Hard-coded rules are fine for catching spam, but an even smarter solution is to combine these rules with a score from a probabilistic spam classifier. Enter SpamAssassin’s Bayesian classifier, which is a machine learning model often employed in spam filtering. As is common with machine-learning techniques, the more emails the classifier sees, the better it gets at categorizing them.

SpamAssassin users thus have a way of fine-tuning the filter to their requirements, by feeding their own emails designated ‘spam’ or ‘ham’ to the classifier. By enabling the ‘bayes_auto_learn’ parameter one may even use the system without any previously labeled data. In such cases, incoming emails which the filter tagged as either spam or ham with a very high probability are fed back to the classifier as training data.

How to check your SpamAssassin score

Let’s finally look at SpamAssassin in action! After setting up a new server on our Mailosaur account, we’ll send it this deliberately suspicious email:

A deliberately suspicious email.

It does not look particularly trustworthy. We can already tell that we’ll get a pretty high SpamAssassin score for this email, but can you guess which parts will most trigger the filter?

Let’s open our Mailosaur dashboard to investigate:

Our suspicious email in the Mailosaur dashboard.

While there are a few slightly positive elements in our email (notably the authentication signatures in the header), we made just about every mistake possible in the email’s body. The two most negative items, however, were in addressing our recipient a ‘dear friend’ and mentioning a ‘100% guarantee’.

Interestingly, despite its mediocre SpamAssassin score, Gmail accepted the above email into an inbox folder. That’s likely due to the fact that this email service prioritises spam-catching rules differently from SpamAssassin’s default settings.

How to improve your SpamAssassin score

Improving our SpamAssassin score is not too difficult. Let’s simply avoid the spammy phrases that trigger the addition of high values to our score. So as a little challenge, let’s try to do the best we can and achieve a negative SpamAssassin score:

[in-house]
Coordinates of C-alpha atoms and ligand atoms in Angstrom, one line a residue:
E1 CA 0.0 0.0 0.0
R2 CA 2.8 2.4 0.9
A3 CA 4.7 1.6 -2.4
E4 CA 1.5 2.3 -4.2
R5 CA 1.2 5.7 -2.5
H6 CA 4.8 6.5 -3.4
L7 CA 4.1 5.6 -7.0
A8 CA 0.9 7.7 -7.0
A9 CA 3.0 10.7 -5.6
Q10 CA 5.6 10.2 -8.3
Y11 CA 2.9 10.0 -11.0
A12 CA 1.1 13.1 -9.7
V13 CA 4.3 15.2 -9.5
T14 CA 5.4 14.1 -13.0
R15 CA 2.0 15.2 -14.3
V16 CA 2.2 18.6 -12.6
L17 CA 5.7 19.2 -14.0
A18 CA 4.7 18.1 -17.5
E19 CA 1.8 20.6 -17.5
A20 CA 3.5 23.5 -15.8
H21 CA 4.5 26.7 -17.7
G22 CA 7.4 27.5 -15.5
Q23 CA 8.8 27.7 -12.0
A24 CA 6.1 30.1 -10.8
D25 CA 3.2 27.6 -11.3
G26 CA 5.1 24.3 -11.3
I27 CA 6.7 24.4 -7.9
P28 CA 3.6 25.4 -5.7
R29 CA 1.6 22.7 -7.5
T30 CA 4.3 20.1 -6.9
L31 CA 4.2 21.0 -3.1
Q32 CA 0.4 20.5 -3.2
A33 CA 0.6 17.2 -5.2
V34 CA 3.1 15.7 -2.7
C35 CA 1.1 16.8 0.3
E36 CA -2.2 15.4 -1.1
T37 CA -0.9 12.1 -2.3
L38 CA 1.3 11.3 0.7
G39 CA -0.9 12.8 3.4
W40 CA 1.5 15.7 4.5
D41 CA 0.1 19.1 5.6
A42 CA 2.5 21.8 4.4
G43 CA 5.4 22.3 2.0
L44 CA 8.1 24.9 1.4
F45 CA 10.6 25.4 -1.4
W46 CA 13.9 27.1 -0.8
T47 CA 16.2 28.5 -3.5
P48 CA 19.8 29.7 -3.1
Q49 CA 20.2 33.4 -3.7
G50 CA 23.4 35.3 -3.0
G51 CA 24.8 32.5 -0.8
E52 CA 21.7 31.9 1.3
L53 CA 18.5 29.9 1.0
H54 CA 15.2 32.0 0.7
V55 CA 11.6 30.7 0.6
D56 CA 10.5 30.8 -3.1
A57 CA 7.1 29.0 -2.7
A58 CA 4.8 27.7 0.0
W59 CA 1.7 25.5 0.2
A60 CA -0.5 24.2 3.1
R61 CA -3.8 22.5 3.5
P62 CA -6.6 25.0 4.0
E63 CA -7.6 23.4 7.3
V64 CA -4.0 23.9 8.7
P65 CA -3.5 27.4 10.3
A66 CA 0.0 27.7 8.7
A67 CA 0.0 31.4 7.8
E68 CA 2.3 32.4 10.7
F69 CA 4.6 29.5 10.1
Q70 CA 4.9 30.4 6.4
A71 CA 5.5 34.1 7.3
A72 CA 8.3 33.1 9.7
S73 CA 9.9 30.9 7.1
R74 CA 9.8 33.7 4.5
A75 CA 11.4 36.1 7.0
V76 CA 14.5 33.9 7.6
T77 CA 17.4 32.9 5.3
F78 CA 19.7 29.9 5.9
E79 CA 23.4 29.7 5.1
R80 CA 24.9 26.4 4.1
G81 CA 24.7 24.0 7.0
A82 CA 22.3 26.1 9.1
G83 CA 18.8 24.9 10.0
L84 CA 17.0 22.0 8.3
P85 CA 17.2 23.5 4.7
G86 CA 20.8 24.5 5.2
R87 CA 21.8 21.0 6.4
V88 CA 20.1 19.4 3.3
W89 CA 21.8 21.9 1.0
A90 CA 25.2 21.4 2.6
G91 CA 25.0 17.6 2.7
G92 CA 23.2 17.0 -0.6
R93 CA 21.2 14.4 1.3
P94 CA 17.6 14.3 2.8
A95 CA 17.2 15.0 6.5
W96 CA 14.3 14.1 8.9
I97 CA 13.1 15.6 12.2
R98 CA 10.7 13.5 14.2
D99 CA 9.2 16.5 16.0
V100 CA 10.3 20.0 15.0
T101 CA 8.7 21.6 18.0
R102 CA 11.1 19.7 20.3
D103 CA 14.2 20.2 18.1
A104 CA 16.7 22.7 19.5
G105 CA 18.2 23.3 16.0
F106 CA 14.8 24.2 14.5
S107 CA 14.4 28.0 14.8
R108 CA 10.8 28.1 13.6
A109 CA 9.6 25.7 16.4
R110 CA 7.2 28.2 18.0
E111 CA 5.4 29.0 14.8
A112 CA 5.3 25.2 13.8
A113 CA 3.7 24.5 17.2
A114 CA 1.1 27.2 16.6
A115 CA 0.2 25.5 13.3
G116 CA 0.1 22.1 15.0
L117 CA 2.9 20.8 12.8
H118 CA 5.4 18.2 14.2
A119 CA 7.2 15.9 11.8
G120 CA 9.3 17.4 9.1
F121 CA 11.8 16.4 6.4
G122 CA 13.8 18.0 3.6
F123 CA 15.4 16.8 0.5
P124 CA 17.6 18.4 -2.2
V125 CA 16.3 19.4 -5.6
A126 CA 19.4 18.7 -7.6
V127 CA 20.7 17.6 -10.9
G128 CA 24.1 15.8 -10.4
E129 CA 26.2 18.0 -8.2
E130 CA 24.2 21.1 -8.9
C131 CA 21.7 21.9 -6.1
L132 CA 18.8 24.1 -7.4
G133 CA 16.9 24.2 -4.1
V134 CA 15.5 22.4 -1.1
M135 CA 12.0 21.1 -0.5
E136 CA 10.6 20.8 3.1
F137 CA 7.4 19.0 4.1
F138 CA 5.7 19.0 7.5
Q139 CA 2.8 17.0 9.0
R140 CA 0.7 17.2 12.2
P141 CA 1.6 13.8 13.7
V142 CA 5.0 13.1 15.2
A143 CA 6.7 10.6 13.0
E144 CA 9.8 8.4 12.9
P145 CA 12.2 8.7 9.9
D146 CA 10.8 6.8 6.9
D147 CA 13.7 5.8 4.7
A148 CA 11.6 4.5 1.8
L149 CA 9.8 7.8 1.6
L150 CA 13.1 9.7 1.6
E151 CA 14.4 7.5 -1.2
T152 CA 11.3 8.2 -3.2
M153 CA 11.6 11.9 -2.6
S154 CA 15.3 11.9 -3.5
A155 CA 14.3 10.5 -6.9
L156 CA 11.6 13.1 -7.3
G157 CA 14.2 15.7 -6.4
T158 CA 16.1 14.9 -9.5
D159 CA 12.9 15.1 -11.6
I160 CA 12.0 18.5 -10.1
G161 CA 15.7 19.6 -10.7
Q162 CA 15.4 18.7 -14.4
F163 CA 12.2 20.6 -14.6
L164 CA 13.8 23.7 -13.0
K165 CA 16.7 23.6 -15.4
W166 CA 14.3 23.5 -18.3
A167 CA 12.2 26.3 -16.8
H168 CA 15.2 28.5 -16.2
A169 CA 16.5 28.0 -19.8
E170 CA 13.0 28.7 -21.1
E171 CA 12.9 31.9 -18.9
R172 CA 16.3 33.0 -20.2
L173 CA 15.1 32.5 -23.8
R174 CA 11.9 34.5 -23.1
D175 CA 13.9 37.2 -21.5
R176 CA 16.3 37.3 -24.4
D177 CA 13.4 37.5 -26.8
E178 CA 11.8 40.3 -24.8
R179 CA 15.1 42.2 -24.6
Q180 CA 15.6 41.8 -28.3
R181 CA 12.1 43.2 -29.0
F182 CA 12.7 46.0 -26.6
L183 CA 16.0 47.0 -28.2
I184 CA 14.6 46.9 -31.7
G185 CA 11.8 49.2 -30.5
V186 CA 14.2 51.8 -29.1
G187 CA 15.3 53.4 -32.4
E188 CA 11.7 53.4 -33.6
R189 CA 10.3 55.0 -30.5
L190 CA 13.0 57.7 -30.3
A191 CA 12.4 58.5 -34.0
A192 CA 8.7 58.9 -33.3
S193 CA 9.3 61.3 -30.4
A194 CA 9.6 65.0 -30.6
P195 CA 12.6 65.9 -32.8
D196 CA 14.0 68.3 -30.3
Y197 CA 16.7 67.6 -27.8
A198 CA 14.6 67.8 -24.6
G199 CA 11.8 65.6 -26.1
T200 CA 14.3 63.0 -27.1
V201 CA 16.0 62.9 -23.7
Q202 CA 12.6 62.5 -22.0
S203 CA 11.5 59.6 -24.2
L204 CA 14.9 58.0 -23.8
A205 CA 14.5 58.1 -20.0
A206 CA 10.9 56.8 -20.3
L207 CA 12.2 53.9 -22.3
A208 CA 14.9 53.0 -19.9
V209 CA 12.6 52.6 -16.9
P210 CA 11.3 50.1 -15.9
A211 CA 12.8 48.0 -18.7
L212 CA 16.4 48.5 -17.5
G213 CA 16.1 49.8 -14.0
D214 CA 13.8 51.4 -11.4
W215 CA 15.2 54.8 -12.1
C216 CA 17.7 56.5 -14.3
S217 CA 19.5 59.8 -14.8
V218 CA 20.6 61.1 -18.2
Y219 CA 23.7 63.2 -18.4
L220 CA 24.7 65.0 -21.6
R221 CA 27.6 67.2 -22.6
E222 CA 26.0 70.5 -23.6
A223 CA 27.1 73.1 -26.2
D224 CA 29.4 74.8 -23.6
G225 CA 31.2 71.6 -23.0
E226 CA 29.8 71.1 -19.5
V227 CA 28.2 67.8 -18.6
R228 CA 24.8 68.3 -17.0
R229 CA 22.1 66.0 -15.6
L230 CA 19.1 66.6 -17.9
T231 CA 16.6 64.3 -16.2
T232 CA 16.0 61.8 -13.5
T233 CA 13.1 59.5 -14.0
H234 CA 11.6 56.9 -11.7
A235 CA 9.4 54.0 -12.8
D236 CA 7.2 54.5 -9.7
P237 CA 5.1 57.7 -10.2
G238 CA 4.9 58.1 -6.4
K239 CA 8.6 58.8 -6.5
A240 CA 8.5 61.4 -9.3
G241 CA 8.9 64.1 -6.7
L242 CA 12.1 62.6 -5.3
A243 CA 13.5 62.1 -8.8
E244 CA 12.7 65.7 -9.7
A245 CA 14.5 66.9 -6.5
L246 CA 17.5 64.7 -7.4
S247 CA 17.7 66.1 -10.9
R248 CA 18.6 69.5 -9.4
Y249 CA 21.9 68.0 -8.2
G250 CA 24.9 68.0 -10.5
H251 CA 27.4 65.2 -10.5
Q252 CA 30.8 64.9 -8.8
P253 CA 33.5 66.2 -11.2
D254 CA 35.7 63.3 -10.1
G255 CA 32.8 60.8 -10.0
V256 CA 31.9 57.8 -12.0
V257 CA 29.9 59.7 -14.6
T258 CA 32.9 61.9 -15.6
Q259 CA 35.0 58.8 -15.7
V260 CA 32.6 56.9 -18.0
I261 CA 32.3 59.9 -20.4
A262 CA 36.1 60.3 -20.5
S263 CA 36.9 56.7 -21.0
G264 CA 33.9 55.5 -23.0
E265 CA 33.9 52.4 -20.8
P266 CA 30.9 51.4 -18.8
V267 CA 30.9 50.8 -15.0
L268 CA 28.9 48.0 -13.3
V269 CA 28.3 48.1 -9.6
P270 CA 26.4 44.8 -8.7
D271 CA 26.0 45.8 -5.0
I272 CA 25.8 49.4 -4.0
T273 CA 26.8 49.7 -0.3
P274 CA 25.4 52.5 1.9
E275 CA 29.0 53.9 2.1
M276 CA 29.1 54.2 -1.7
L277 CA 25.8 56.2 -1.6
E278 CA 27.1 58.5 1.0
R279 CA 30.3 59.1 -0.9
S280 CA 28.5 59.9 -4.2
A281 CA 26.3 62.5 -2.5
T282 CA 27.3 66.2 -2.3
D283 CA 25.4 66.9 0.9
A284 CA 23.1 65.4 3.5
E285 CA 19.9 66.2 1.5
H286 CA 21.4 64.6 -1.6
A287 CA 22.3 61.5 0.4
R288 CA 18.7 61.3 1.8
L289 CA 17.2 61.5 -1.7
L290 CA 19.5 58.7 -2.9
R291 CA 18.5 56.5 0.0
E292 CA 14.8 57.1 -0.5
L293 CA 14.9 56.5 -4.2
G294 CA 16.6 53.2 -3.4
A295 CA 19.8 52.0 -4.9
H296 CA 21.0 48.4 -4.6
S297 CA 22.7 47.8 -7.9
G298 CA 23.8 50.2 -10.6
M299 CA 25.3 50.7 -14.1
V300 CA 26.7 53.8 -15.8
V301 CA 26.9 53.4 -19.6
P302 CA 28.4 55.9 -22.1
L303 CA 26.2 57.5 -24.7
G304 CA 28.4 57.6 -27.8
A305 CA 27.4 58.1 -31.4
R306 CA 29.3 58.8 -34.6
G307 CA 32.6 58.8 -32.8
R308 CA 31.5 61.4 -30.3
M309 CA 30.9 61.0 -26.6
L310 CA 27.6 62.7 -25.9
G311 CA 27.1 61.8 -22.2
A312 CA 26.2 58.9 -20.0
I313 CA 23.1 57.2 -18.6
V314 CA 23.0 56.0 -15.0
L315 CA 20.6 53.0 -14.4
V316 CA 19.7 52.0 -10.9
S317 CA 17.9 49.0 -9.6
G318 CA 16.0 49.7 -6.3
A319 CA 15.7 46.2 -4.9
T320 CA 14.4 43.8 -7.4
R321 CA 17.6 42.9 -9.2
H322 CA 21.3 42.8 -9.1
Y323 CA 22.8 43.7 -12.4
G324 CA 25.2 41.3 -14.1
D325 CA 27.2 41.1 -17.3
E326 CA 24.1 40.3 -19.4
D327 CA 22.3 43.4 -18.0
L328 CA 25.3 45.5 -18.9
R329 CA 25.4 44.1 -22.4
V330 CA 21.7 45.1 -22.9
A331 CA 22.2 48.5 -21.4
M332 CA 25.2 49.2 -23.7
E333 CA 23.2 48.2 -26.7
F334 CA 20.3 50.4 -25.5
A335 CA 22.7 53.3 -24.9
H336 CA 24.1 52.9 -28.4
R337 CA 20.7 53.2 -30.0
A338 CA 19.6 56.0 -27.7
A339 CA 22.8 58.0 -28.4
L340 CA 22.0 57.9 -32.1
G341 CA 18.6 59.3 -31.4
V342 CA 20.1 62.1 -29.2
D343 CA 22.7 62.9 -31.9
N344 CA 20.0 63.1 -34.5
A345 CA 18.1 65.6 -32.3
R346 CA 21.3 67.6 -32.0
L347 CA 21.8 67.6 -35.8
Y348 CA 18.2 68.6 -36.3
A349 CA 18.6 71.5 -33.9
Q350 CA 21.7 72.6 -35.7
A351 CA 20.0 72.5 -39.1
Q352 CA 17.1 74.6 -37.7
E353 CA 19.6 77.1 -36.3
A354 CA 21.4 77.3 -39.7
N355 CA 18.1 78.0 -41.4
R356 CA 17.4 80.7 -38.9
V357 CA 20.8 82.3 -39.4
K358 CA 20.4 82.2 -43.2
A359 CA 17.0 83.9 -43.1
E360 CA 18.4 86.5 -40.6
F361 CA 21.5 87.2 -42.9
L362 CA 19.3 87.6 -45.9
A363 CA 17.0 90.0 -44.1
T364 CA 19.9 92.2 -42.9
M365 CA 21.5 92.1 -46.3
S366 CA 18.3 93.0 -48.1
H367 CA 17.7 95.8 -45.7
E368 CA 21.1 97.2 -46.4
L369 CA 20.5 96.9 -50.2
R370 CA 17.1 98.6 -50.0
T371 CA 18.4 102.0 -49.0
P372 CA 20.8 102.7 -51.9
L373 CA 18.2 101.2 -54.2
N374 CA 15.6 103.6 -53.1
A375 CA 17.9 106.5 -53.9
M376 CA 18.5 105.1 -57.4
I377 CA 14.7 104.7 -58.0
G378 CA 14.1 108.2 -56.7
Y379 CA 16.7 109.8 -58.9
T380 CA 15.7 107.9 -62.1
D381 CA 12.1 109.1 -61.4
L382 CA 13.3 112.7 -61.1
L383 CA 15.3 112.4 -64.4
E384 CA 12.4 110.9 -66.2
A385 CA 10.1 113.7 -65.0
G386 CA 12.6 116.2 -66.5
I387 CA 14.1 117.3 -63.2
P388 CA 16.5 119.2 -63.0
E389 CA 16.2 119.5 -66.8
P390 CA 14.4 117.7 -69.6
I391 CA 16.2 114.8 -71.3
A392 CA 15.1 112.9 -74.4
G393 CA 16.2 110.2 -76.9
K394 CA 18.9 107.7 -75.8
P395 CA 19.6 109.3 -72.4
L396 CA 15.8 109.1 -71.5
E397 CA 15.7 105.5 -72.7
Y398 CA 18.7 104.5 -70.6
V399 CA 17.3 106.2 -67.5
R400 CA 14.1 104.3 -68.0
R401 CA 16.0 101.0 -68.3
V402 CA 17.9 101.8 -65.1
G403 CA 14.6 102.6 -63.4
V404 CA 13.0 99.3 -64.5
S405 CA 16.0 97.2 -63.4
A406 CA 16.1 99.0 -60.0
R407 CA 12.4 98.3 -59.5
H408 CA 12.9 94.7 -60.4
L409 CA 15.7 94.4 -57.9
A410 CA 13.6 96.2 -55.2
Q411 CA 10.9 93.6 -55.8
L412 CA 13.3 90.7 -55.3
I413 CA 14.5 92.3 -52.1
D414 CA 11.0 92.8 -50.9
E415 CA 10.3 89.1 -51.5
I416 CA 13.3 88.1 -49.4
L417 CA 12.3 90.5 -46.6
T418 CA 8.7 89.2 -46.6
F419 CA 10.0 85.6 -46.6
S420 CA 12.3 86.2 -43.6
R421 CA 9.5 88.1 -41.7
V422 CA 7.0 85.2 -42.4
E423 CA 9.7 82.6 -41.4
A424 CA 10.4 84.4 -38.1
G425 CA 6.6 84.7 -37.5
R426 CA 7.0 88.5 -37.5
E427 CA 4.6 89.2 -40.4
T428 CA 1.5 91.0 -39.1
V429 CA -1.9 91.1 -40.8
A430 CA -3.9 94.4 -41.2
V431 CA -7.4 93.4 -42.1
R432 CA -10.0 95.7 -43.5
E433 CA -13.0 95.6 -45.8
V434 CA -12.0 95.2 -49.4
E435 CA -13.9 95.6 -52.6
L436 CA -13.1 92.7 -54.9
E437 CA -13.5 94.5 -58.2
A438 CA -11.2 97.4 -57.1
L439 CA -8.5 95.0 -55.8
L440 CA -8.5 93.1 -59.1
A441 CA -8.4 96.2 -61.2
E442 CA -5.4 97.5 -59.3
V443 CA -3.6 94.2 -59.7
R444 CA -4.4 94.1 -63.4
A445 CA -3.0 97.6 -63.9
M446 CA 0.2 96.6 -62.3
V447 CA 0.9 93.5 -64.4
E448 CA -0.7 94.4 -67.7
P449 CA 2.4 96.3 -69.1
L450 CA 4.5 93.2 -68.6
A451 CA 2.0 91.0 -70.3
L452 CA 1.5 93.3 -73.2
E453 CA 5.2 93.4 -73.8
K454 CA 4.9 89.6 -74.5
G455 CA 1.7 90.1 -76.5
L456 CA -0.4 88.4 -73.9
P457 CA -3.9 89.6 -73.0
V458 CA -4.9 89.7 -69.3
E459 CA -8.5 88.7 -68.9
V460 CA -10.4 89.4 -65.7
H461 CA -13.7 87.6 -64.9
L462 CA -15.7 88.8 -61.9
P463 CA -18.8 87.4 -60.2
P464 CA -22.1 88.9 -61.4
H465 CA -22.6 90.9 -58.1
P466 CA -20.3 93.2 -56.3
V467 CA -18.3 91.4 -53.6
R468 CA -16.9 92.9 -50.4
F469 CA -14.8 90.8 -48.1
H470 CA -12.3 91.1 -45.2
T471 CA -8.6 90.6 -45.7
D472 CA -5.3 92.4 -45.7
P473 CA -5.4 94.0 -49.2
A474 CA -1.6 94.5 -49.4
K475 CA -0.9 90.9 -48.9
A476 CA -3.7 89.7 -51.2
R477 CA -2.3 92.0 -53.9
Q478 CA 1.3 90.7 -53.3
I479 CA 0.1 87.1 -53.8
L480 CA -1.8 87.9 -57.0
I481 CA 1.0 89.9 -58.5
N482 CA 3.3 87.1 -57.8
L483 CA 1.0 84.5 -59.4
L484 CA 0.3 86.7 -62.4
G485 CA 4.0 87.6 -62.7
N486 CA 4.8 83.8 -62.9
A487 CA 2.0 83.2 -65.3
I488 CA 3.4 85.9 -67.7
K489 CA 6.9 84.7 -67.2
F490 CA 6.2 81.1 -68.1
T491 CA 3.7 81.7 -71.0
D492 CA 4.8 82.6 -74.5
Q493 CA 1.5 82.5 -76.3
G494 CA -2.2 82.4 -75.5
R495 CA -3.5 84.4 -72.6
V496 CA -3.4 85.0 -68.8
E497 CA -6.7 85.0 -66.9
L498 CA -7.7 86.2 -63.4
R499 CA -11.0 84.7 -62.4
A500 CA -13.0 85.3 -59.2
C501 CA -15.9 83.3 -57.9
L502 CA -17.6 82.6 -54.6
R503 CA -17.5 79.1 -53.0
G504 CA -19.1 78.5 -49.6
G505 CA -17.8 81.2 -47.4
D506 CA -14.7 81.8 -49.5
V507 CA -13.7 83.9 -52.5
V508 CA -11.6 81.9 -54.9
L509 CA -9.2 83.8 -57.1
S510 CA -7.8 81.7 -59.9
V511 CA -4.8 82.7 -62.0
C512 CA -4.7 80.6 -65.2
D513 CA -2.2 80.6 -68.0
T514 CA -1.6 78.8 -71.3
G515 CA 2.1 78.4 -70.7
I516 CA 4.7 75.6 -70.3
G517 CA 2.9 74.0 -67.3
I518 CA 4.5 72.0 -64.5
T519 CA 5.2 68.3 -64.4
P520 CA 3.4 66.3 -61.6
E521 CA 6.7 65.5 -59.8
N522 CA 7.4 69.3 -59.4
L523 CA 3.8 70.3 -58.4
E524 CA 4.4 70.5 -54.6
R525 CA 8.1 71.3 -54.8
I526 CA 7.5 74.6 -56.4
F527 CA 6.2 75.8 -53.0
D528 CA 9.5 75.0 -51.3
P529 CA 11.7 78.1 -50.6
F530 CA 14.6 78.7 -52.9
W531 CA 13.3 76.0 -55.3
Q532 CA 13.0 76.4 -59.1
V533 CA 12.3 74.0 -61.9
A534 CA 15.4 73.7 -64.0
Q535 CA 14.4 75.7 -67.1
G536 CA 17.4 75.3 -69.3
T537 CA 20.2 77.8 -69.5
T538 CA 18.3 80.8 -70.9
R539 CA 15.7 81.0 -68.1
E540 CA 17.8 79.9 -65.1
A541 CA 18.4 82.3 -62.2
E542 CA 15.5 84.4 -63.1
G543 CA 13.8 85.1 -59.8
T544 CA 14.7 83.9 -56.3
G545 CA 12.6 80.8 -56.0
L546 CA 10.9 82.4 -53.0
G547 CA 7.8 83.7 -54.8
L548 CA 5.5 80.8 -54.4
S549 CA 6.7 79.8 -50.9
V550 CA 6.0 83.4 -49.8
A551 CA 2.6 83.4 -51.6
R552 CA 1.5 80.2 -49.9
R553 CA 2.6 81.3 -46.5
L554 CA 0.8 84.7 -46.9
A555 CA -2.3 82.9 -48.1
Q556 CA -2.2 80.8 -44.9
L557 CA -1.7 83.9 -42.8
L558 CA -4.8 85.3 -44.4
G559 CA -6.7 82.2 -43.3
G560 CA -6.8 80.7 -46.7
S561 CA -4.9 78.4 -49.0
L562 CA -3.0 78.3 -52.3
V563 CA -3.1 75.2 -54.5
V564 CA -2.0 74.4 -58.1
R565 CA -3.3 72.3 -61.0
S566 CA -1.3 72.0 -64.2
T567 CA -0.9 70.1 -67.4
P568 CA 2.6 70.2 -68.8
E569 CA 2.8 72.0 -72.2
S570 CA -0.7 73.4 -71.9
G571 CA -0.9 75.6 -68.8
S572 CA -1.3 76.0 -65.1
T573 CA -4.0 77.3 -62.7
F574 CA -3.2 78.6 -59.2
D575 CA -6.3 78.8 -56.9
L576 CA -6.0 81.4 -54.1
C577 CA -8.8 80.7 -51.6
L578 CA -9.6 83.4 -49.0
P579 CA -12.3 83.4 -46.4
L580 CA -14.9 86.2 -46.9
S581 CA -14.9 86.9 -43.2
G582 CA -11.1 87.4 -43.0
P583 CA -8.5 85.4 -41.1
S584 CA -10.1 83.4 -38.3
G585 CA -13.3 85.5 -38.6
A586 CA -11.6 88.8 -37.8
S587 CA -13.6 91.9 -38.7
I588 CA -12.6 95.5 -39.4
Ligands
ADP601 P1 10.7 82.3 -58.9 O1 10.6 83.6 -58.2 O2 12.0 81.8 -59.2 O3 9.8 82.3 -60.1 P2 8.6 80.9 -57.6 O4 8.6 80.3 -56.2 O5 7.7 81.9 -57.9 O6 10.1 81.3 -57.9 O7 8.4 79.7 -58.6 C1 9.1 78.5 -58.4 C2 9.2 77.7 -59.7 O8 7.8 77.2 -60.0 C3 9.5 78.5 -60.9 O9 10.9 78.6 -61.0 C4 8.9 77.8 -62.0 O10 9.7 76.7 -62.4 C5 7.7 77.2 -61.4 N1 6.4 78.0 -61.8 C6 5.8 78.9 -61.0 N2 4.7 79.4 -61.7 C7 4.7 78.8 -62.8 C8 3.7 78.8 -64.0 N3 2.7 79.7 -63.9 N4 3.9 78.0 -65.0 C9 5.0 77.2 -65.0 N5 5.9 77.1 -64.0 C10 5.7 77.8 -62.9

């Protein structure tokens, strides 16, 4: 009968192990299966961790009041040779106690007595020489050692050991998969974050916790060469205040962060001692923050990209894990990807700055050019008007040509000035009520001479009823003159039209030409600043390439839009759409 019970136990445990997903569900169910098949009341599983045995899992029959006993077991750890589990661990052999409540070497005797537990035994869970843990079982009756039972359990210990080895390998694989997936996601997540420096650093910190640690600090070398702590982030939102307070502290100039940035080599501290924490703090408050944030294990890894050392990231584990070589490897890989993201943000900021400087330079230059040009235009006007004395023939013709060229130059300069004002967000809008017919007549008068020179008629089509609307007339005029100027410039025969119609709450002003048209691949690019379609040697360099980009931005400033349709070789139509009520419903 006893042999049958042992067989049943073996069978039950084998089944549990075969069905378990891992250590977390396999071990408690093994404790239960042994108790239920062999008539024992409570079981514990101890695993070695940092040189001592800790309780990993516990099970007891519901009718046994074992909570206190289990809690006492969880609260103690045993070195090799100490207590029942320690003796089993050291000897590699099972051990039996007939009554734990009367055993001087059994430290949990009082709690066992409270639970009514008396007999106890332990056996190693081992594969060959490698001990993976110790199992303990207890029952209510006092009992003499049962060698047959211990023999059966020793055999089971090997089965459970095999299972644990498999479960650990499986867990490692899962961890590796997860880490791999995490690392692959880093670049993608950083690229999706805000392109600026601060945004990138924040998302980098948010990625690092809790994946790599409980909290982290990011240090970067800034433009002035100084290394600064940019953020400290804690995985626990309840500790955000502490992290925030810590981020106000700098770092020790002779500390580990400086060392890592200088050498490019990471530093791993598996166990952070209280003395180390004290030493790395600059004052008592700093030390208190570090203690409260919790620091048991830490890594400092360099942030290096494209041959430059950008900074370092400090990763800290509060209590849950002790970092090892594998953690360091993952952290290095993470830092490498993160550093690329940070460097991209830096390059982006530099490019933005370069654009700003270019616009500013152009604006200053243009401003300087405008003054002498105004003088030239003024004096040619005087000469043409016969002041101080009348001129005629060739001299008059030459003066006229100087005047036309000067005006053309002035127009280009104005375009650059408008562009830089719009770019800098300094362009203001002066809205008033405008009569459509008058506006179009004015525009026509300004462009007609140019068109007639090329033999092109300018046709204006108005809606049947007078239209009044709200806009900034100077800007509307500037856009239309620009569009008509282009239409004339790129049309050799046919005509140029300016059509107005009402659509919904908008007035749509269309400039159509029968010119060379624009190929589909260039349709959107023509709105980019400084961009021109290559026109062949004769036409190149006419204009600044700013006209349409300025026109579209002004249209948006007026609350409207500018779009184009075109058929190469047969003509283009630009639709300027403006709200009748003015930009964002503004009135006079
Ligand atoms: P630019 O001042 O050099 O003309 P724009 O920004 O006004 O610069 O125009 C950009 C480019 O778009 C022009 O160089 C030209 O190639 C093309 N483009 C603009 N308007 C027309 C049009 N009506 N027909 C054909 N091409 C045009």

The improved email.

Not only does our email sound much less frantic than the previous one (lowercasing may have helped), but it’s also personalised and friendly, managing to get our message across just as well. What does our SpamAssassin score say now?

An improved email in the Mailosaur dashboard.

What a lovely sight! SpamAssassin likes our email just as much as we do—and we’ve achieved our goal of generating a negative SpamAssassin score.

Content is not everything

While examples that look at the body of an email are fun and intuitively understandable, a lot of SpamAssassin checks are performed behind the scenes, and many of these require more than a nicely written email to be fooled. For instance, if your domain lands on a block list, there’s not much you can do other than use a different domain or a different email provider.

Likewise, message authentication protocols such as DKIM and SPF have been designed specifically to address the problem of email spoofing, where the sender pretends to be somebody else. While you can still manipulate the content of your email headers, you cannot simply fake a DKIM protocol. What makes SpamAssassin so robust as a spam filter is that it combines all those metrics (and more) to form a score.

So what can you do besides writing polished emails and using well-formed HTML? Here are a few tips:

  • Use the email standards we mentioned: DKIM and SPF. They prove that you wrote the email and that you’re authorised to send emails from your domain.
  • Avoid sending email in bulk from a brand new ip address: that’s considered suspicious behaviour. Instead, if sending emails to multiple recipients, make sure to distribute them over several days, slowly increasing the daily load.
  • Work on your sender reputation. Make sure to send personalised emails that your recipients actually want to read. The more your emails get opened and read, and the less they’re marked as spam, the better your reputation will be.

Mailosaur: automated email testing for optimal results

Sending yourself emails for testing purposes is a breeze with Mailosaur. Use our dashboard to check SpamAssassin scores and enable their automated integration into your testing pipeline.

To get started with our service, sign up for a free trial of Mailosaur today!